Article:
Evaluation of dose-related effects of aspirin on platelet function: results from the Aspirin-Induced Platelet Effect (ASPECT) study.

University of Maryland, Baltimore County, Baltimore, Maryland, United States
Circulation (Impact Factor: 14.95). 06/2007; 115(25):3156-64. DOI: 10.1161/CIRCULATIONAHA.106.675587
Source: PubMed

ABSTRACT The antiplatelet effect of aspirin is attributed to platelet cyclooxygenase-1 inhibition. Controversy exists on the prevalence of platelet resistance to aspirin in patients with coronary artery disease and effects of aspirin dose on inhibition. Our primary aim was to determine the degree of platelet aspirin responsiveness in patients, as measured by commonly used methods, and to study the relation of aspirin dose to platelet inhibition.
We prospectively studied the effect of aspirin dosing on platelet function in 125 stable outpatients with coronary artery disease randomized in a double-blind, double-crossover investigation (81, 162, and 325 mg/d for 4 weeks each over a 12-week period). At all doses of aspirin, platelet function was low as indicated by arachidonic acid (AA)-induced light transmittance aggregation, thrombelastography, and VerifyNow. At any 1 dose, resistance to aspirin was 0% to 6% in the overall group when AA was used as the agonist, whereas it was 1% to 27% by other methods [collagen and ADP-induced light transmittance aggregation, platelet function analyzer (PFA-100)]. Platelet response to aspirin as measured by collagen-induced light transmittance aggregation, ADP-induced light transmittance aggregation, PFA-100 (81 mg versus 162 mg, P < or = 0.05), and urinary 11-dehydrothromboxane B2 was dose-related (81 mg versus 325 mg, P = 0.003). No carryover effects were observed.
The assessment of aspirin resistance is highly assay-dependent; aspirin is an effective blocker of AA-induced platelet function at all doses, whereas higher estimates of resistance were observed with methods that do not use AA as the stimulus. The observation of dose-dependent effects despite nearly complete inhibition of AA-induced aggregation suggests that aspirin may exert antiplatelet properties through non-cyclooxygenase-1 pathways and deserves further investigation.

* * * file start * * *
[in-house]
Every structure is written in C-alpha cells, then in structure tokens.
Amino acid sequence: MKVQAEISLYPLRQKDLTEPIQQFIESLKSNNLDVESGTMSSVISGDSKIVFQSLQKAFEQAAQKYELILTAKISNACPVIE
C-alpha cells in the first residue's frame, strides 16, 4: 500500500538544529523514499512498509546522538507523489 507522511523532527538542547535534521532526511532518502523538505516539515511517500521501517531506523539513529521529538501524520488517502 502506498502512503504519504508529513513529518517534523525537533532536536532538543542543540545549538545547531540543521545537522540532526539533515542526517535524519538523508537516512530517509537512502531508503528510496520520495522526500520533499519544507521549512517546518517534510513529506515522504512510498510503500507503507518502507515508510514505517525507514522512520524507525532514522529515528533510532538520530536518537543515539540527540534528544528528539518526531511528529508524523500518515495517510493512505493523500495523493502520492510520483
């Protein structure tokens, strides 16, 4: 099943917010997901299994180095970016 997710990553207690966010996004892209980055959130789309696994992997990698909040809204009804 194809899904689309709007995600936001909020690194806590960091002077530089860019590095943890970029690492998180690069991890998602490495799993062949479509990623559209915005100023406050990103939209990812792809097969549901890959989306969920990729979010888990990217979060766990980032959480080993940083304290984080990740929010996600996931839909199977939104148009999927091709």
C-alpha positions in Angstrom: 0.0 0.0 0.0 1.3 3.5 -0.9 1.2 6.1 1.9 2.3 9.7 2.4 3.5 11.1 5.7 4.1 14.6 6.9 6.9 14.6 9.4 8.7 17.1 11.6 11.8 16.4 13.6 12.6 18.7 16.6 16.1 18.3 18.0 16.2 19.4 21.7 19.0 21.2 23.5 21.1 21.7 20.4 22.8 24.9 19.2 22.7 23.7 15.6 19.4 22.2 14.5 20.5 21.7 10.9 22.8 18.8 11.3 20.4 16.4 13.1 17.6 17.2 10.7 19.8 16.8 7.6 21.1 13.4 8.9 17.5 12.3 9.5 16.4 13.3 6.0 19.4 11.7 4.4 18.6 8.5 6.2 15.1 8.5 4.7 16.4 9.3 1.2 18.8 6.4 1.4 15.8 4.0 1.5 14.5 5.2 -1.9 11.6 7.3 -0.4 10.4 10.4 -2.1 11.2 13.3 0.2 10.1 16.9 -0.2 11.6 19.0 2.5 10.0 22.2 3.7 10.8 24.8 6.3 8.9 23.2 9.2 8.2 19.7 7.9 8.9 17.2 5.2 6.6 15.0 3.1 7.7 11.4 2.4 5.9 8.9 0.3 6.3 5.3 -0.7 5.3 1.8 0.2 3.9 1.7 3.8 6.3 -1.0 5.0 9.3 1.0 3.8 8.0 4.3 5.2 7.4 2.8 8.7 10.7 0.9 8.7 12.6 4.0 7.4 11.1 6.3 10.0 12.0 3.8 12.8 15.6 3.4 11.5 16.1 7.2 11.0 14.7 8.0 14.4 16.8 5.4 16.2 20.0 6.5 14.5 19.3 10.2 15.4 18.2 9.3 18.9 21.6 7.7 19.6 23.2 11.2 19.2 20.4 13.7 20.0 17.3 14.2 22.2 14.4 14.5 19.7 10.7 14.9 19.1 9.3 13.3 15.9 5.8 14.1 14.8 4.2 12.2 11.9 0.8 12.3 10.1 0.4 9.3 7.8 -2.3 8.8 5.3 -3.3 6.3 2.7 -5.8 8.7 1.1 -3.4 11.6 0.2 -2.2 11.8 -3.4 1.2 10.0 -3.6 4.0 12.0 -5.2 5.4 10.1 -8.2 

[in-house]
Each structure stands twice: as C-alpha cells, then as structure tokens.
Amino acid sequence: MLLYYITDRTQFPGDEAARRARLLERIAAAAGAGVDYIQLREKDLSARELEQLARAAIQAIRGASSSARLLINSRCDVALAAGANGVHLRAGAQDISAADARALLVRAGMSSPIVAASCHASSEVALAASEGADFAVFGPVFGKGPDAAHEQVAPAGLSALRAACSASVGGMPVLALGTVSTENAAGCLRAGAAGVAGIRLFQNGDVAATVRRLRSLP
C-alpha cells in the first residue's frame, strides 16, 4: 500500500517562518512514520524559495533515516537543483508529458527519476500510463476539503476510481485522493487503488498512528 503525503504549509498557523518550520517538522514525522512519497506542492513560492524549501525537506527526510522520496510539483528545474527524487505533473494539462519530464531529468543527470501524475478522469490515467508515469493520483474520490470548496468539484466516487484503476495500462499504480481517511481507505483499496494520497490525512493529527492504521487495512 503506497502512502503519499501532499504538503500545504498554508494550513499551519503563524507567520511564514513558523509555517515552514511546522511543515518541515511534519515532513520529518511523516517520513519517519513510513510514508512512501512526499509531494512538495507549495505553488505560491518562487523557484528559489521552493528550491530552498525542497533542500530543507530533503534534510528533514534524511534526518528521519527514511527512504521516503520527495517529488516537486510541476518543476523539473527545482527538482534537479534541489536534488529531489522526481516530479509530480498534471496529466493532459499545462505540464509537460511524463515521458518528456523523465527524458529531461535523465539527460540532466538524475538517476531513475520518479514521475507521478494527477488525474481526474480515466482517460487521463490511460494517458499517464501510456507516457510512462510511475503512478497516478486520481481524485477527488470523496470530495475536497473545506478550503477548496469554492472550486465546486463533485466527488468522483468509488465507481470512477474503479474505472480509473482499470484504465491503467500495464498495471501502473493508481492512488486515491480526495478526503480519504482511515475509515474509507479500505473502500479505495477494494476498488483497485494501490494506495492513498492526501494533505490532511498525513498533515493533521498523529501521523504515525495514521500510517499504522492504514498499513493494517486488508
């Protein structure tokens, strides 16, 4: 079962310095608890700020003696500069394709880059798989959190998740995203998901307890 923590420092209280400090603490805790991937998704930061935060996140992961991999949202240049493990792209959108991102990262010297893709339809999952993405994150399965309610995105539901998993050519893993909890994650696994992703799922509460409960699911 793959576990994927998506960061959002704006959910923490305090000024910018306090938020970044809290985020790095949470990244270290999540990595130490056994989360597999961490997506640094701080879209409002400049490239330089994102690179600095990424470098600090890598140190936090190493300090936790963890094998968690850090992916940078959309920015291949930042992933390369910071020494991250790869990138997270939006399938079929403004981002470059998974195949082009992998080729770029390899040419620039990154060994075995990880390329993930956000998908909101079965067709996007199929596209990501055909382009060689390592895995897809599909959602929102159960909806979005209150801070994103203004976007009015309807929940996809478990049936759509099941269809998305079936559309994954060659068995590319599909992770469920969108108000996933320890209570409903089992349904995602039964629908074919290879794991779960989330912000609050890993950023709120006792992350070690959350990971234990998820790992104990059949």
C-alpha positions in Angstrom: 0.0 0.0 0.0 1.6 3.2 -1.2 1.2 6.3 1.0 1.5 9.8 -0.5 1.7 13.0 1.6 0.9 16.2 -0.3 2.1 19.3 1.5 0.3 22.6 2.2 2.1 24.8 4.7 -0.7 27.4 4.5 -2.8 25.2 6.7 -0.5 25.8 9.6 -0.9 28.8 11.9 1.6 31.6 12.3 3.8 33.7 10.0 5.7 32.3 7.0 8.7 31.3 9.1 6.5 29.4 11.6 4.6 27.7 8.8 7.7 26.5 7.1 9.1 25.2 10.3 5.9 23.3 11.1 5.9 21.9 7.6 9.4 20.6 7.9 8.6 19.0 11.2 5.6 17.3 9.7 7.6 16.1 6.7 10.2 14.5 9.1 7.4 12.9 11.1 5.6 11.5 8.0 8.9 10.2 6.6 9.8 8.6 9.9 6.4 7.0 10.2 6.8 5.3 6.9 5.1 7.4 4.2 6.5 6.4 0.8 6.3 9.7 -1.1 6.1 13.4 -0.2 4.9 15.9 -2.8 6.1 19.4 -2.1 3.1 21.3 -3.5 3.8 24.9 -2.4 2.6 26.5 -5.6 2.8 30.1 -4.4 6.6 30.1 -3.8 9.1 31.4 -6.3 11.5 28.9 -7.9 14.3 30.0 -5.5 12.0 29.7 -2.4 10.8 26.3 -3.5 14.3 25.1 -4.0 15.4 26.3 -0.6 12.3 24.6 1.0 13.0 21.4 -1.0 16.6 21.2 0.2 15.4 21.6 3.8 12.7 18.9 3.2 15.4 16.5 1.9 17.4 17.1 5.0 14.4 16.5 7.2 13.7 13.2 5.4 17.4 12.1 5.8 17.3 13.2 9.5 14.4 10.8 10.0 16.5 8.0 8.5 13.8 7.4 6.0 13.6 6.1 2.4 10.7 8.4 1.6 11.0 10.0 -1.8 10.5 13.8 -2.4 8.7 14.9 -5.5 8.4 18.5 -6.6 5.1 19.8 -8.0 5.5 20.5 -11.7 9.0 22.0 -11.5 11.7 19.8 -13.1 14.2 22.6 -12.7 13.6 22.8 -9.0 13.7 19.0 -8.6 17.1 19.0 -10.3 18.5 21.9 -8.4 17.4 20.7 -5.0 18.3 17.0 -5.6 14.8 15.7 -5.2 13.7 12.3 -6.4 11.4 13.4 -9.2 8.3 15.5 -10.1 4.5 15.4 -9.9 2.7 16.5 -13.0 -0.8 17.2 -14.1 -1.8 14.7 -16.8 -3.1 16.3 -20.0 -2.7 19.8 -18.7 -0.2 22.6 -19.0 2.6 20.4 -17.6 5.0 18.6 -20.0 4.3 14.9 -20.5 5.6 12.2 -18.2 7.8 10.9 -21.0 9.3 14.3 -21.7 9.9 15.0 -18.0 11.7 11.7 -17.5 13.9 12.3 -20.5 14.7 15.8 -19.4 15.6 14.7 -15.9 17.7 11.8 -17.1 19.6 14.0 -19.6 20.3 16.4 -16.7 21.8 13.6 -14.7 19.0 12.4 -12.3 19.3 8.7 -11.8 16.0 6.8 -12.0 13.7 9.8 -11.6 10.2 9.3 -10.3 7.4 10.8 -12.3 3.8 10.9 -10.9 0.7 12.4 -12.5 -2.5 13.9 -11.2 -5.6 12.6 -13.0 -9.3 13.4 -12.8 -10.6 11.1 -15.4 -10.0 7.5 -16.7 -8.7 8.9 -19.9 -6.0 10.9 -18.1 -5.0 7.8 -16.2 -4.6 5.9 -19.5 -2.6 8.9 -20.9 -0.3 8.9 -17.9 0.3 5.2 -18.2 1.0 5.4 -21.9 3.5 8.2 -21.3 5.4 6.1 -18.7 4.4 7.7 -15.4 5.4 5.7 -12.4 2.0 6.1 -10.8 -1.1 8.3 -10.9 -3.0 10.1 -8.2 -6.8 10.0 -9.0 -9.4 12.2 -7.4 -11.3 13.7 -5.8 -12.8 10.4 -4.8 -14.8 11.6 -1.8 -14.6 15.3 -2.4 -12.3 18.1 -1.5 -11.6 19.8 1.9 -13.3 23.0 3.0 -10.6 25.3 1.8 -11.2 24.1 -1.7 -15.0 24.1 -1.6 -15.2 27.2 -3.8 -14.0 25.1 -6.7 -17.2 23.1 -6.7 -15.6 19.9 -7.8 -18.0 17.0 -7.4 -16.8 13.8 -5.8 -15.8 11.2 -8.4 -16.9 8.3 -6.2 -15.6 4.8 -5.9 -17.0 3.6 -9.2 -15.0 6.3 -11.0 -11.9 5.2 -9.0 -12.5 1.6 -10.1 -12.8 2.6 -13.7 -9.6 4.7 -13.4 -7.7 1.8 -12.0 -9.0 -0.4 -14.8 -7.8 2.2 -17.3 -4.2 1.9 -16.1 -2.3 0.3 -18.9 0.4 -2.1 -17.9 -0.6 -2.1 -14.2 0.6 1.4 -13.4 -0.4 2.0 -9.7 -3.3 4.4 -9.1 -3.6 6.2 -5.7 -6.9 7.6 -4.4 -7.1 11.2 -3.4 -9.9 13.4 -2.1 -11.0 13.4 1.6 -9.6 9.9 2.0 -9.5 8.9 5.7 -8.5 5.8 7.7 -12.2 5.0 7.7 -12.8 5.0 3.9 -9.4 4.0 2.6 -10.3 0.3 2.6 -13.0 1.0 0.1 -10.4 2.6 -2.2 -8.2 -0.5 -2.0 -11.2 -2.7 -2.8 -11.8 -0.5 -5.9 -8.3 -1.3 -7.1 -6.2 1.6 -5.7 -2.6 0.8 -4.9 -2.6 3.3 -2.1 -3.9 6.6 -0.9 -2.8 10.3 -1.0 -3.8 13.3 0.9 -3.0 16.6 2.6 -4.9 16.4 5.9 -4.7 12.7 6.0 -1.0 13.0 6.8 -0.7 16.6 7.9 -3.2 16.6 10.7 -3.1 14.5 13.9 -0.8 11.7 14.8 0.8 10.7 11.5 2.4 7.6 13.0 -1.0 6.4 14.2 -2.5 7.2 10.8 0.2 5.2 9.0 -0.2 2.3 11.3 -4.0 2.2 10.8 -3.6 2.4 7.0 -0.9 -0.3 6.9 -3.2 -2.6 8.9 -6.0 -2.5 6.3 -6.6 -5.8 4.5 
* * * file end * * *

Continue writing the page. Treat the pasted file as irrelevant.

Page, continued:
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    ABSTRACT: Platelet G-protein-coupled receptors influence platelet function by mediating the response to various agonists, including ADP, thromboxane A2, and thrombin. Blockade of the ADP receptor, P2Y12, in combination with cyclooxygenase-1 inhibition by aspirin has been among the most widely used pharmacological strategies to reduce cardiovascular event occurrence in high-risk patients. The latter dual pathway blockade strategy is one of the greatest advances in the field of cardiovascular medicine. In addition to P2Y12, the platelet thrombin receptor, protease activated receptor-1, has also been recently targeted for inhibition. Blockade of protease activated receptor-1 has been associated with reduced thrombotic event occurrence when added to a strategy using P2Y12 and cyclooxygenase-1 inhibition. At this time, the relative contributions of these G-protein-coupled receptor signaling pathways to in vivo thrombosis remain incompletely defined. The observation of treatment failure in ≈10% of high-risk patients treated with aspirin and potent P2Y12 inhibitors provides the rationale for targeting novel pathways mediating platelet function. Targeting intracellular signaling downstream from G-protein-coupled receptor receptors with phosphotidylionisitol 3-kinase and Gq inhibitors are among the novel strategies under investigation to prevent arterial ischemic event occurrence. Greater understanding of the mechanisms of G-protein-coupled receptor-mediated signaling may allow the tailoring of antiplatelet therapy. © 2015 American Heart Association, Inc.
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